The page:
If you want to keep a close eye on the most promising startup hubs in 2017, it wouldn't hurt to look south.
That's because the Sun Belt--the region of the U.S. that includes the Southeast and Southwest (though some demographers include the Pacific Northwest as well) and generally stretches from Southern California to South Carolina--is poised to continue its strong economic growth thanks to a growing population. A place like Florida--where the housing and tourism industries are starting to show signs of recovery after the 2008 recession--could prove to be a fertile breeding ground for startups this year. The state had the highest net domestic migration rate from 2015 to 2016, according to William H. Frey of the Brookings Institution.
Ross DeVol, chief research officer for economic think tank Milken Institute, says he's seen positive signs of economic growth in Sun Belt cities that correlate with increases in migration to those cities. Each year, the Milken Institute publishes a ranking of the "best-performing cities" in the U.S. based on wage growth, job growth, and high-tech GDP growth over a four-year period, as well as the number of high-tech industries in that city.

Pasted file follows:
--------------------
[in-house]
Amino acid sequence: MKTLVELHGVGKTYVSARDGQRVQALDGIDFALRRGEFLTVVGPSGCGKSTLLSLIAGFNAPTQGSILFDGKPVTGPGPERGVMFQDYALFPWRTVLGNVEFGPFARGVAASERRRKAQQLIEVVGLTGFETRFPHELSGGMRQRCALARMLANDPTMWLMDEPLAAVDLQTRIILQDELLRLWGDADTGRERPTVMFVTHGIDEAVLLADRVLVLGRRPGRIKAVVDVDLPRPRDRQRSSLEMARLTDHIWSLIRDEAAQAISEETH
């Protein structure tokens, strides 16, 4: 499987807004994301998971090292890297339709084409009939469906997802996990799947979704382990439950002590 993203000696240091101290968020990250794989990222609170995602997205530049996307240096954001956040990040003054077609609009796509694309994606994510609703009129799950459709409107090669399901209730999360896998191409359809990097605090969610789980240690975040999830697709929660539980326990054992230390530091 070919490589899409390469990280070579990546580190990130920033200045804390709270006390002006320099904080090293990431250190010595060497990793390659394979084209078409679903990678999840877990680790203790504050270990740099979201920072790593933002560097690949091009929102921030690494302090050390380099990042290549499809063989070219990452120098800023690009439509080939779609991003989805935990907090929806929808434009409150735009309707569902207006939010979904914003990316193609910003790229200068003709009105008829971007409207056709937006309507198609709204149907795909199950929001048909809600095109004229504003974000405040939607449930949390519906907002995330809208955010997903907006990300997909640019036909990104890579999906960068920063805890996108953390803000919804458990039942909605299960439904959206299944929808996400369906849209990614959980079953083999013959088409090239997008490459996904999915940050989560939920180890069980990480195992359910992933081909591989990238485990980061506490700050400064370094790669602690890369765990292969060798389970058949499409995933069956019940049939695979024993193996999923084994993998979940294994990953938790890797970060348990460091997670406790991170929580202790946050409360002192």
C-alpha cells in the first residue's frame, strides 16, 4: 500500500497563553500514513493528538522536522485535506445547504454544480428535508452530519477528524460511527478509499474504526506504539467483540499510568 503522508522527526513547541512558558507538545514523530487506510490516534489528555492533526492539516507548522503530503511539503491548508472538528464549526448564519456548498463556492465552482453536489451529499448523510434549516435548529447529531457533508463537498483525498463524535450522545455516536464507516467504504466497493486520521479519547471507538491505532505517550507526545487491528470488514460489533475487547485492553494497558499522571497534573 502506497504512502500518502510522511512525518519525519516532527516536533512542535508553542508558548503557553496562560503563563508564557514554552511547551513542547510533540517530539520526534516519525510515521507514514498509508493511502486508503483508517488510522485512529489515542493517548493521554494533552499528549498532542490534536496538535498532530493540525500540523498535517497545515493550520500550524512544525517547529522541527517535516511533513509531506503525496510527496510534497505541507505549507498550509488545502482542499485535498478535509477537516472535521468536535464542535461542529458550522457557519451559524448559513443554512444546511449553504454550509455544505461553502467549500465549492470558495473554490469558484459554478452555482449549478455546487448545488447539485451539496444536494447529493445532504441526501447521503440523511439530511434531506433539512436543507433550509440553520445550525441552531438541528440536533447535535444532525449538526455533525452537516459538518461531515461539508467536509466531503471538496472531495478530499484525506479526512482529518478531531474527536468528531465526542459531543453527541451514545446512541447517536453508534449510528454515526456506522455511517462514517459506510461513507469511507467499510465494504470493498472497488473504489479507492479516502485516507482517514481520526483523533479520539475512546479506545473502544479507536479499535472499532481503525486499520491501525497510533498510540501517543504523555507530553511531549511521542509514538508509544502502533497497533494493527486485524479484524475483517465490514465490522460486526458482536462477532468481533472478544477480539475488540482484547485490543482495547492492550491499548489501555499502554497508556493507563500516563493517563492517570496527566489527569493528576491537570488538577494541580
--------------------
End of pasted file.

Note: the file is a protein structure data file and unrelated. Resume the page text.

"I expect that we'll see more Florida metros in our top 25 when we update it for this coming year," DeVol says. He points to Orlando, which was No. 9 on Milken Institute's 2016 list, as a city to watch. Orlando also experienced the biggest positive increase in rank on the Kauffman Foundation's annual index of startup activity among metropolitan areas. The city's economy has become less concentrated on tourism in recent years, as its GDP growth rate from high-tech industries is now relatively in line with the rest of the nation's, according to DeVol.
However, Orlando still has plenty of room to grow. According to a 2016 report from Brookings, "advanced industries," which generate STEM jobs in engineering and manufacturing, only accounted for 6.4 percent of all jobs in the region, well below the 15.3 percent share in tech-focused San Francisco. Orlando doesn't have as strong of a partnership between its universities and private companies as other U.S. cities have. Such a partnership can be a big contributor to a healthy R&D ecosystem.